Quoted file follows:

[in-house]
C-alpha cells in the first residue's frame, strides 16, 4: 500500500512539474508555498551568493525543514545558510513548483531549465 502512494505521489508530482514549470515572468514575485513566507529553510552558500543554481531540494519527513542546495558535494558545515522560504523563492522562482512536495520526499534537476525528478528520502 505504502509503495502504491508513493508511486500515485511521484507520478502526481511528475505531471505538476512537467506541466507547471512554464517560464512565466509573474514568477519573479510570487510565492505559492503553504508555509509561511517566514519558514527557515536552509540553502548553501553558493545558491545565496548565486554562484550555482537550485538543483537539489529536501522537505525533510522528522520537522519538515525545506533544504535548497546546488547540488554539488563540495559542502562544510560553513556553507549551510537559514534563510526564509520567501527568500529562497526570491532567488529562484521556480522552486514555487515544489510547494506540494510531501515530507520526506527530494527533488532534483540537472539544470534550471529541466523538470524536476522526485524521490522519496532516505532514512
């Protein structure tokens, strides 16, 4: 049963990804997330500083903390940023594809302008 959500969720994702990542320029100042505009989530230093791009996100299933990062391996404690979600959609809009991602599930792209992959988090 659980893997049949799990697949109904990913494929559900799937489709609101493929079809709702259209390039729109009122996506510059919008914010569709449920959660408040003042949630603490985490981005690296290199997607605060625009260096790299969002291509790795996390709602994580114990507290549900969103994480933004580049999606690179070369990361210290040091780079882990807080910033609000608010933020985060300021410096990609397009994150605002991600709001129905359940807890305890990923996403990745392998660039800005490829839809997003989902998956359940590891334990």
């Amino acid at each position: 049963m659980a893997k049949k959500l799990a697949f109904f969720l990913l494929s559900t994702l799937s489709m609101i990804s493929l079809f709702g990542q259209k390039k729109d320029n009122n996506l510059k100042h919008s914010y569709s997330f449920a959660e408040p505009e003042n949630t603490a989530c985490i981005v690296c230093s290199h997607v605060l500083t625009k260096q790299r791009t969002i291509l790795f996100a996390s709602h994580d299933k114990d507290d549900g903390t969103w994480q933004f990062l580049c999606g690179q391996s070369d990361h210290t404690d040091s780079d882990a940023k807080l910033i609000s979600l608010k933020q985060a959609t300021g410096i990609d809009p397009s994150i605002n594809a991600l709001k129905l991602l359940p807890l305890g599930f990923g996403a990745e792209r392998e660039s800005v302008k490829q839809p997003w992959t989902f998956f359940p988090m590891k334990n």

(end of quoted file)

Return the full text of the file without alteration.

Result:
[in-house]
C-alpha cells in the first residue's frame, strides 16, 4: 500500500512539474508555498551568493525543514545558510513548483531549465 502512494505521489508530482514549470515572468514575485513566507529553510552558500543554481531540494519527513542546495558535494558545515522560504523563492522562482512536495520526499534537476525528478528520502 505504502509503495502504491508513493508511486500515485511521484507520478502526481511528475505531471505538476512537467506541466507547471512554464517560464512565466509573474514568477519573479510570487510565492505559492503553504508555509509561511517566514519558514527557515536552509540553502548553501553558493545558491545565496548565486554562484550555482537550485538543483537539489529536501522537505525533510522528522520537522519538515525545506533544504535548497546546488547540488554539488563540495559542502562544510560553513556553507549551510537559514534563510526564509520567501527568500529562497526570491532567488529562484521556480522552486514555487515544489510547494506540494510531501515530507520526506527530494527533488532534483540537472539544470534550471529541466523538470524536476522526485524521490522519496532516505532514512
């Protein structure tokens, strides 16, 4: 049963990804997330500083903390940023594809302008 959500969720994702990542320029100042505009989530230093791009996100299933990062391996404690979600959609809009991602599930792209992959988090 659980893997049949799990697949109904990913494929559900799937489709609101493929079809709702259209390039729109009122996506510059919008914010569709449920959660408040003042949630603490985490981005690296290199997607605060625009260096790299969002291509790795996390709602994580114990507290549900969103994480933004580049999606690179070369990361210290040091780079882990807080910033609000608010933020985060300021410096990609397009994150605002991600709001129905359940807890305890990923996403990745392998660039800005490829839809997003989902998956359940590891334990």
């Amino acid at each position: 049963m659980a893997k049949k959500l799990a697949f109904f969720l990913l494929s559900t994702l799937s489709m609101i990804s493929l079809f709702g990542q259209k390039k729109d320029n009122n996506l510059k100042h919008s914010y569709s997330f449920a959660e408040p505009e003042n949630t603490a989530c985490i981005v690296c230093s290199h997607v605060l500083t625009k260096q790299r791009t969002i291509l790795f996100a996390s709602h994580d299933k114990d507290d549900g903390t969103w994480q933004f990062l580049c999606g690179q391996s070369d990361h210290t404690d040091s780079d882990a940023k807080l910033i609000s979600l608010k933020q985060a959609t300021g410096i990609d809009p397009s994150i605002n594809a991600l709001k129905l991602l359940p807890l305890g599930f990923g996403a990745e792209r392998e660039s800005v302008k490829q839809p997003w992959t989902f998956f359940p988090m590891k334990n």